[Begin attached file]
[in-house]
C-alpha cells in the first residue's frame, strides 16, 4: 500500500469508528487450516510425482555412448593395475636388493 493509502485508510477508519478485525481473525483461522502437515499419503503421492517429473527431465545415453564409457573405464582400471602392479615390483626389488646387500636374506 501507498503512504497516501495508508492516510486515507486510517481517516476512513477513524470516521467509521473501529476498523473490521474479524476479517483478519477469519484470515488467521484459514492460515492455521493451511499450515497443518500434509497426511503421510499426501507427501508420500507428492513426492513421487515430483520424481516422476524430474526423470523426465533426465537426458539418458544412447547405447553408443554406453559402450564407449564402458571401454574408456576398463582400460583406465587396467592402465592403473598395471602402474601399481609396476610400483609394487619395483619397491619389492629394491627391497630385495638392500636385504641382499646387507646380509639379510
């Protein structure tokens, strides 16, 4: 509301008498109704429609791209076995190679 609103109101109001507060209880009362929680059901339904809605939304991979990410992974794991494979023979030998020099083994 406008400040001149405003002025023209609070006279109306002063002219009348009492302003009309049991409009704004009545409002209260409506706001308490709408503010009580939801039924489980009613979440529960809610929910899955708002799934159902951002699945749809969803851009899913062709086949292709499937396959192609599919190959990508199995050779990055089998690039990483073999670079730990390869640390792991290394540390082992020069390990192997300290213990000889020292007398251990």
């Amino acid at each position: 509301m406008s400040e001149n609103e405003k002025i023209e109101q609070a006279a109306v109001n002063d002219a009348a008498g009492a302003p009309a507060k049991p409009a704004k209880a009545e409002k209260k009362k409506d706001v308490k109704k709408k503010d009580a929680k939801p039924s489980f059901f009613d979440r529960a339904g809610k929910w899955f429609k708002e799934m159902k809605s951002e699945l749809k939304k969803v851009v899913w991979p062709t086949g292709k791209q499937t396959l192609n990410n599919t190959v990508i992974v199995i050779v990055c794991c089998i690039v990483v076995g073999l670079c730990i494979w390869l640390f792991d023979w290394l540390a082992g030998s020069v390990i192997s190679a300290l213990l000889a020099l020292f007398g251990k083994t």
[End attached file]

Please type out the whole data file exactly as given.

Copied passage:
[in-house]
C-alpha cells in the first residue's frame, strides 16, 4: 500500500469508528487450516510425482555412448593395475636388493 493509502485508510477508519478485525481473525483461522502437515499419503503421492517429473527431465545415453564409457573405464582400471602392479615390483626389488646387500636374506 501507498503512504497516501495508508492516510486515507486510517481517516476512513477513524470516521467509521473501529476498523473490521474479524476479517483478519477469519484470515488467521484459514492460515492455521493451511499450515497443518500434509497426511503421510499426501507427501508420500507428492513426492513421487515430483520424481516422476524430474526423470523426465533426465537426458539418458544412447547405447553408443554406453559402450564407449564402458571401454574408456576398463582400460583406465587396467592402465592403473598395471602402474601399481609396476610400483609394487619395483619397491619389492629394491627391497630385495638392500636385504641382499646387507646380509639379510
């Protein structure tokens, strides 16, 4: 509301008498109704429609791209076995190679 609103109101109001507060209880009362929680059901339904809605939304991979990410992974794991494979023979030998020099083994 406008400040001149405003002025023209609070006279109306002063002219009348009492302003009309049991409009704004009545409002209260409506706001308490709408503010009580939801039924489980009613979440529960809610929910899955708002799934159902951002699945749809969803851009899913062709086949292709499937396959192609599919190959990508199995050779990055089998690039990483073999670079730990390869640390792991290394540390082992020069390990192997300290213990000889020292007398251990």
């Amino acid at each position: 509301m406008s400040e001149n609103e405003k002025i023209e109101q609070a006279a109306v109001n002063d002219a009348a008498g009492a302003p009309a507060k049991p409009a704004k209880a009545e409002k209260k009362k409506d706001v308490k109704k709408k503010d009580a929680k939801p039924s489980f059901f009613d979440r529960a339904g809610k929910w899955f429609k708002e799934m159902k809605s951002e699945l749809k939304k969803v851009v899913w991979p062709t086949g292709k791209q499937t396959l192609n990410n599919t190959v990508i992974v199995i050779v990055c794991c089998i690039v990483v076995g073999l670079c730990i494979w390869l640390f792991d023979w290394l540390a082992g030998s020069v390990i192997s190679a300290l213990l000889a020099l020292f007398g251990k083994t």